Protecting your lungs is essential and the correct level of protection required should be identified. Testing how effectively a seal has been created on the face of the wearer is also important.
There are a number of factors to consider when choosing Respiratory Protective Equipment (RPE) –
What is the contaminant?
You should select the correct filter for the application and contaminant (you may have to refer to the supplier of the material being used for this information). The class of filter being used in a respiratory protection product can be identified by a code.
Gas and Vapour (EN 14387 and EN 405) EN141
A – Organic vapours with boiling point greater than 65°C and good warning properties
B – Inorganic gases and vapours, e.g. Chlorine (not Carbon Monoxide)
E – Acid gases and vapours, e.g. Sulphur Dioxide, Hydrogen Chloride
K – Ammonia and organic ammonia derivatives
AX – Certain organic compounds with boiling points less than 65°C & good warning properties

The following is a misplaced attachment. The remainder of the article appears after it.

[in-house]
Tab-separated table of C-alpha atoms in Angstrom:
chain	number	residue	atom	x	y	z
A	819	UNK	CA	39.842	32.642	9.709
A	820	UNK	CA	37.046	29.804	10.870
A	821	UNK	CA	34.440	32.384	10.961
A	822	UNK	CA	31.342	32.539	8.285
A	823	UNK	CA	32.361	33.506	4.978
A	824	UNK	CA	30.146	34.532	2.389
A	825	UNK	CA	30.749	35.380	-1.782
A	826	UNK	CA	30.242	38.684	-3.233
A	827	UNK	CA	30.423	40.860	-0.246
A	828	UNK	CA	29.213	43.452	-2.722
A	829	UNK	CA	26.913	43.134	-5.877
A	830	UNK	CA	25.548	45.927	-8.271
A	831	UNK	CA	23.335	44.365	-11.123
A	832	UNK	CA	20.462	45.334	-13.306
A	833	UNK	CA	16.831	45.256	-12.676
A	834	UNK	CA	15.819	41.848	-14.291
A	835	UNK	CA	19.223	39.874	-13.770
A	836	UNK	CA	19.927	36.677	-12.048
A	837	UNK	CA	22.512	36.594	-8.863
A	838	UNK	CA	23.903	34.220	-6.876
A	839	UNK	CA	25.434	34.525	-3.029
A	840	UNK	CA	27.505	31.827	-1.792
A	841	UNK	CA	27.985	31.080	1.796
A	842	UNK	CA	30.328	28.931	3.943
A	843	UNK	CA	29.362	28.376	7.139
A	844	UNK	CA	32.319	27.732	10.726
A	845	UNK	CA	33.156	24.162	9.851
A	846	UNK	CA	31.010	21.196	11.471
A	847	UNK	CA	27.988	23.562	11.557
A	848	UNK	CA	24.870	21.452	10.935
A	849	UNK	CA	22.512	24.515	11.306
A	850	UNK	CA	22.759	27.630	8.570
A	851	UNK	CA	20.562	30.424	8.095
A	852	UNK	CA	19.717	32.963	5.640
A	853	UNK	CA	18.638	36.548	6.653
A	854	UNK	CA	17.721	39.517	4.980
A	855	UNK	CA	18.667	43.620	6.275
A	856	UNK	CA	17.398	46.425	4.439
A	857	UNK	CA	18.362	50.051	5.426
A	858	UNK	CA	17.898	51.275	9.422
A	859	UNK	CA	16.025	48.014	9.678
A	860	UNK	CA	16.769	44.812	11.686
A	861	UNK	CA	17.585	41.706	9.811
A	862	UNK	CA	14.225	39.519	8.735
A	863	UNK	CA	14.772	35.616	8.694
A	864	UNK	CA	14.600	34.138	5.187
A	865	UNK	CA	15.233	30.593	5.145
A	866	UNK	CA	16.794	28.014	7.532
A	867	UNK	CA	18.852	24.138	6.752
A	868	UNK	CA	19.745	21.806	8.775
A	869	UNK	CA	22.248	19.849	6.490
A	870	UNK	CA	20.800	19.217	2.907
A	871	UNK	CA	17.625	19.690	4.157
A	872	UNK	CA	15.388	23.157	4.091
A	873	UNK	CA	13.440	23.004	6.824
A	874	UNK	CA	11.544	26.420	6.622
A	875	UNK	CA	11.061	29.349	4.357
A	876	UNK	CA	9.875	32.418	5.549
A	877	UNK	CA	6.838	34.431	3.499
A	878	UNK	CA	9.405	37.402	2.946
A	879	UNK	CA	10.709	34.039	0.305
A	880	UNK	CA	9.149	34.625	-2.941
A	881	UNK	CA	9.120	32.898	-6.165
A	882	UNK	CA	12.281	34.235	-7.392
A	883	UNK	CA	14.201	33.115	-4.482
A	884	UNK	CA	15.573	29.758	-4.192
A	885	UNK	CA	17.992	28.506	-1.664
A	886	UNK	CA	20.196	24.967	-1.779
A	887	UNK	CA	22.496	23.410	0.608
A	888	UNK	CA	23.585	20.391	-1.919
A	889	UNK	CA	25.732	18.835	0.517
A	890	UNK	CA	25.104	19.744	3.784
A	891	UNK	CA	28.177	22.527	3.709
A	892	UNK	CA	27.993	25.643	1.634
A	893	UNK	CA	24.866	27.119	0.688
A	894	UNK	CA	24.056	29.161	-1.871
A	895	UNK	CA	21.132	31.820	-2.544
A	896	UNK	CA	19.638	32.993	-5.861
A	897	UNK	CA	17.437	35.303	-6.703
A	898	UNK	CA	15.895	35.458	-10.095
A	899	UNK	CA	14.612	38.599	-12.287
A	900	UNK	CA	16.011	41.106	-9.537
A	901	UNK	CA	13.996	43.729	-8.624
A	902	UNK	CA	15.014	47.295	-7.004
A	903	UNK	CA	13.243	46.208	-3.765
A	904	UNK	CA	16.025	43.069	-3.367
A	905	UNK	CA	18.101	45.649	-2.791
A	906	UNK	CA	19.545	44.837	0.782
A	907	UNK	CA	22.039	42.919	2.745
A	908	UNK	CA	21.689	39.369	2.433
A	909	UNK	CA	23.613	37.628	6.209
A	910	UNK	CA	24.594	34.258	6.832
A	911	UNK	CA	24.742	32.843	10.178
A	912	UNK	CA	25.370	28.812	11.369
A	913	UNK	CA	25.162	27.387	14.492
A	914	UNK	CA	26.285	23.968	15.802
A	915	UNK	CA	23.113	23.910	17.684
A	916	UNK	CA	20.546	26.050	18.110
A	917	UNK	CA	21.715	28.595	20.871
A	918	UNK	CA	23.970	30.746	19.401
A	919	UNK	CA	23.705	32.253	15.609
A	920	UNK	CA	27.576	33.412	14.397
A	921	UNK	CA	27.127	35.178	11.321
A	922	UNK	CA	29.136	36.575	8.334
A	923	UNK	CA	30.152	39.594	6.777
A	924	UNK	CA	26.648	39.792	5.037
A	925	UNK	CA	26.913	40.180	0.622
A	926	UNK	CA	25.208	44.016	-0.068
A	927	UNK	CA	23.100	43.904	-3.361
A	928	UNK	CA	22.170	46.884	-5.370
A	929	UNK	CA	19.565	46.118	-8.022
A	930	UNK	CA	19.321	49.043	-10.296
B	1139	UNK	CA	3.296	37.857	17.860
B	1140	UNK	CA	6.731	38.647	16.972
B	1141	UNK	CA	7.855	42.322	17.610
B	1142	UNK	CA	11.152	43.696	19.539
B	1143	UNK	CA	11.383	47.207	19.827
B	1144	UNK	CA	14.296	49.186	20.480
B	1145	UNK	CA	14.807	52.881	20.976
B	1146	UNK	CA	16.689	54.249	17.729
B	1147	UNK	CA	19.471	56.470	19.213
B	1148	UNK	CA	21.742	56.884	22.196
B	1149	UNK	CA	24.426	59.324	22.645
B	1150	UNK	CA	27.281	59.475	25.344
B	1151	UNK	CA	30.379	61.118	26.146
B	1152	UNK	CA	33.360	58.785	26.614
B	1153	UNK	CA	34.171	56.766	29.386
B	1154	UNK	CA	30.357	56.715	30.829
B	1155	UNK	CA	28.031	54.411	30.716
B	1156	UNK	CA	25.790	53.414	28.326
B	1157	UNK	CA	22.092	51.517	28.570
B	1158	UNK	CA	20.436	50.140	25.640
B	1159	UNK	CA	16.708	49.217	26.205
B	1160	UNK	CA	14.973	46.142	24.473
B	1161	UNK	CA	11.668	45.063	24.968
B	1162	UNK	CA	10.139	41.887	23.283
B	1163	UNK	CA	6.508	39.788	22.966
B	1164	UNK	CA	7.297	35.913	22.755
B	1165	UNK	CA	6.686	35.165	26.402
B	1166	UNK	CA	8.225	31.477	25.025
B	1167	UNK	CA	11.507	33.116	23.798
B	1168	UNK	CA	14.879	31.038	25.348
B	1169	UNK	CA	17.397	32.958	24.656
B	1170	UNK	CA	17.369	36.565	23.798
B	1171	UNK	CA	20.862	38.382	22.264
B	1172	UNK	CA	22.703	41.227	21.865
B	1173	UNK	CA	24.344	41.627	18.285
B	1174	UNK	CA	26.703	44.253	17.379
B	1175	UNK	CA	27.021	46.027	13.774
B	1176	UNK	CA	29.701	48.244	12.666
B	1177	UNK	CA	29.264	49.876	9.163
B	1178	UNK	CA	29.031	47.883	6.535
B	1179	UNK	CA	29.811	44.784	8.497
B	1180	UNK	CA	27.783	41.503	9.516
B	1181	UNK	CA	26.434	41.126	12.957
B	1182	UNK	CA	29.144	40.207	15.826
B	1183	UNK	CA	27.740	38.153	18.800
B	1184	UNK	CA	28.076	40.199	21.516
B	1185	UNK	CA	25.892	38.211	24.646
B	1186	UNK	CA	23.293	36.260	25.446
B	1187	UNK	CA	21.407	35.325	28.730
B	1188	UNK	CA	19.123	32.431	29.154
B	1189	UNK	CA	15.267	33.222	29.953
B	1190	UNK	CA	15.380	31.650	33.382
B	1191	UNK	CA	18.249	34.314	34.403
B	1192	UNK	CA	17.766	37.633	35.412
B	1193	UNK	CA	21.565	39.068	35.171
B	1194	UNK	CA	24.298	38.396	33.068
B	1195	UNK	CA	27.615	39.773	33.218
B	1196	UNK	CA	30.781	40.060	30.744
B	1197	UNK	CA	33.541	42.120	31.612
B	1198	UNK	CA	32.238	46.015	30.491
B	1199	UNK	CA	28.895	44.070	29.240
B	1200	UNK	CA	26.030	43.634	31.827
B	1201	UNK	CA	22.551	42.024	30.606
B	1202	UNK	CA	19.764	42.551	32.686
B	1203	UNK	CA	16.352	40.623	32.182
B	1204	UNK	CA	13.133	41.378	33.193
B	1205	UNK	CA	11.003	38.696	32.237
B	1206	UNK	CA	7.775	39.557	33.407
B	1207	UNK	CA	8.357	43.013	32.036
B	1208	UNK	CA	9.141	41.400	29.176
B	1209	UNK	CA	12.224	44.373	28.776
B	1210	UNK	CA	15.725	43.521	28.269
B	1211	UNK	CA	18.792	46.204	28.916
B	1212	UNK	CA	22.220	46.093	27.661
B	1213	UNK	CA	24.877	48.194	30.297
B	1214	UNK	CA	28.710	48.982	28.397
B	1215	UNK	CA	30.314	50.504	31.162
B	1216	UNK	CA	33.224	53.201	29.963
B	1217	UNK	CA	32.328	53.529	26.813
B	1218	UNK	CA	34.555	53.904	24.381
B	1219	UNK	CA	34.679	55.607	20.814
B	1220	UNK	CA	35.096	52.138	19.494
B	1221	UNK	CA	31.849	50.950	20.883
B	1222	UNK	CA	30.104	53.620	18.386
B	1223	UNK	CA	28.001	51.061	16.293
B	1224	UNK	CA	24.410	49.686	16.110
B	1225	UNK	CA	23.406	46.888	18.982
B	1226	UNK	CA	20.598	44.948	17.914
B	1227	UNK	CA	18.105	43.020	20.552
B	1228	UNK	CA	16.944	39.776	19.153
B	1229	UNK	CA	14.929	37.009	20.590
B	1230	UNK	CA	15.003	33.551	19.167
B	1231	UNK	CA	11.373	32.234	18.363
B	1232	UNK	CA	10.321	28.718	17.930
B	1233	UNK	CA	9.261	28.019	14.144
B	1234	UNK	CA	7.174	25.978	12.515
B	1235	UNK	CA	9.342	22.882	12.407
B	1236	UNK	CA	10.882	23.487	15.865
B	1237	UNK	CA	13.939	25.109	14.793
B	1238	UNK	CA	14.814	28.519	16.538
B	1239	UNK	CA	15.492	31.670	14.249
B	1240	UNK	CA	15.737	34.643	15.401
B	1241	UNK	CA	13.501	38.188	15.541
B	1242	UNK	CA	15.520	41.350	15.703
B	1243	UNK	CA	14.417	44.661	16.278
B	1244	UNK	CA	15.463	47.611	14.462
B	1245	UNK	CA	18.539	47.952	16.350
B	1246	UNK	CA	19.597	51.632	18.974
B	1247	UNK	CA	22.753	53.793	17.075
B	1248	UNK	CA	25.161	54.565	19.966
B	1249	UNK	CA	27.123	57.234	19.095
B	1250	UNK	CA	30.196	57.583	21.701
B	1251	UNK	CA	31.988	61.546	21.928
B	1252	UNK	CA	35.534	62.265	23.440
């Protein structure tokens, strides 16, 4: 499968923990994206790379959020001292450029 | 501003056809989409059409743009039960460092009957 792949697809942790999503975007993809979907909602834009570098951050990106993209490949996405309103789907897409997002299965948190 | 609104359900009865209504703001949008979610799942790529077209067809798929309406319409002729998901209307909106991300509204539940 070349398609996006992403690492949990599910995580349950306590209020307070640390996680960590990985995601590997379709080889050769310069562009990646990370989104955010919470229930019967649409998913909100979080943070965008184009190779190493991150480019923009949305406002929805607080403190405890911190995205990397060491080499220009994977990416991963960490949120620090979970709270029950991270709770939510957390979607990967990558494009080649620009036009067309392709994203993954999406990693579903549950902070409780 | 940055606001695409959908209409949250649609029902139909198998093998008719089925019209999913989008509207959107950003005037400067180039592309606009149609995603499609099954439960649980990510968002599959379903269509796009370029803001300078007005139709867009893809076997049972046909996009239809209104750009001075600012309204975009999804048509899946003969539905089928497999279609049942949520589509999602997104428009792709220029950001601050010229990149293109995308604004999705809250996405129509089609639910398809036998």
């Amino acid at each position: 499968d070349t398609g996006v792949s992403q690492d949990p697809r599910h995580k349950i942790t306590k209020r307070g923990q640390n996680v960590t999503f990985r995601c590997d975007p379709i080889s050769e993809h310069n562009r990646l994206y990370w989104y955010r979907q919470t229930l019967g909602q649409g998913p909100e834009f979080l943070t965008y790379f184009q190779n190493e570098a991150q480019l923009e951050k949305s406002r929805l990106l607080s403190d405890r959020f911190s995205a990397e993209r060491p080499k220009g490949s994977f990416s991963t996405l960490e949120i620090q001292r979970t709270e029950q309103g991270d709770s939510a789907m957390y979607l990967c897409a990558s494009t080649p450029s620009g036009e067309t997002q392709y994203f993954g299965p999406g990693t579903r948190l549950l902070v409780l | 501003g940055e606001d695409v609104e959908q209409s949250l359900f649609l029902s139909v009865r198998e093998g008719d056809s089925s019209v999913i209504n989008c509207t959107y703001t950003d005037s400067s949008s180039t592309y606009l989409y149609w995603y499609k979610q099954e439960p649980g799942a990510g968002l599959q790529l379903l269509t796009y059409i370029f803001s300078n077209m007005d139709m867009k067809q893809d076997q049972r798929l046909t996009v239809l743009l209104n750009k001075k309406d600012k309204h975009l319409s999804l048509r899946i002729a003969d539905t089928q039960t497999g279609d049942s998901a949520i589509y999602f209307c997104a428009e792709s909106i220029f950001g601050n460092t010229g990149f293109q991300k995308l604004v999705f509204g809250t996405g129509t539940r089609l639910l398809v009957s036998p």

What is the most suitable respirator?
Disposable – face mask for dust/mists/fumes and nuisance level gas/vapour
Half face – respirator with replaceable filters
Full face – respirator with replaceable filters and protection for the face / eyes
Powered – clean air to the headpiece by drawing air through a filter
What is the hazard level?
Do you need protection for eyes, hands, ears etc? See our protective equipment buying guides below:
In summary, Personal Protective Equipment (PPE) should really only be used as a last resort. Wherever possible, it is important to control the hazards at source. Where this is not possible, select the correct level of protection. Here it’s important to bear in mind the hazard, the length of exposure and the working environment. Many of these have criteria laid down by the HSE. Please note, our guides are only an aid to selection; for full guidance on approved products we would advise that you consult the appropriate code of practice issued by the HSE.
Our ‘Top Tips’ on Workshop Safety Guidelines For Safer Woodworking is a great resource if you are looking for maintaining workshop safety and ensuring everyone taking part in their next project feels confident and safe. What’s more, our Meet The Maker- Matt Estlea is focused on the very talented Matt, who works part-time at Axminster’s Basingstoke store and is a prolific maker. Read our Knowledge piece to find out more about his career as a furniture maker.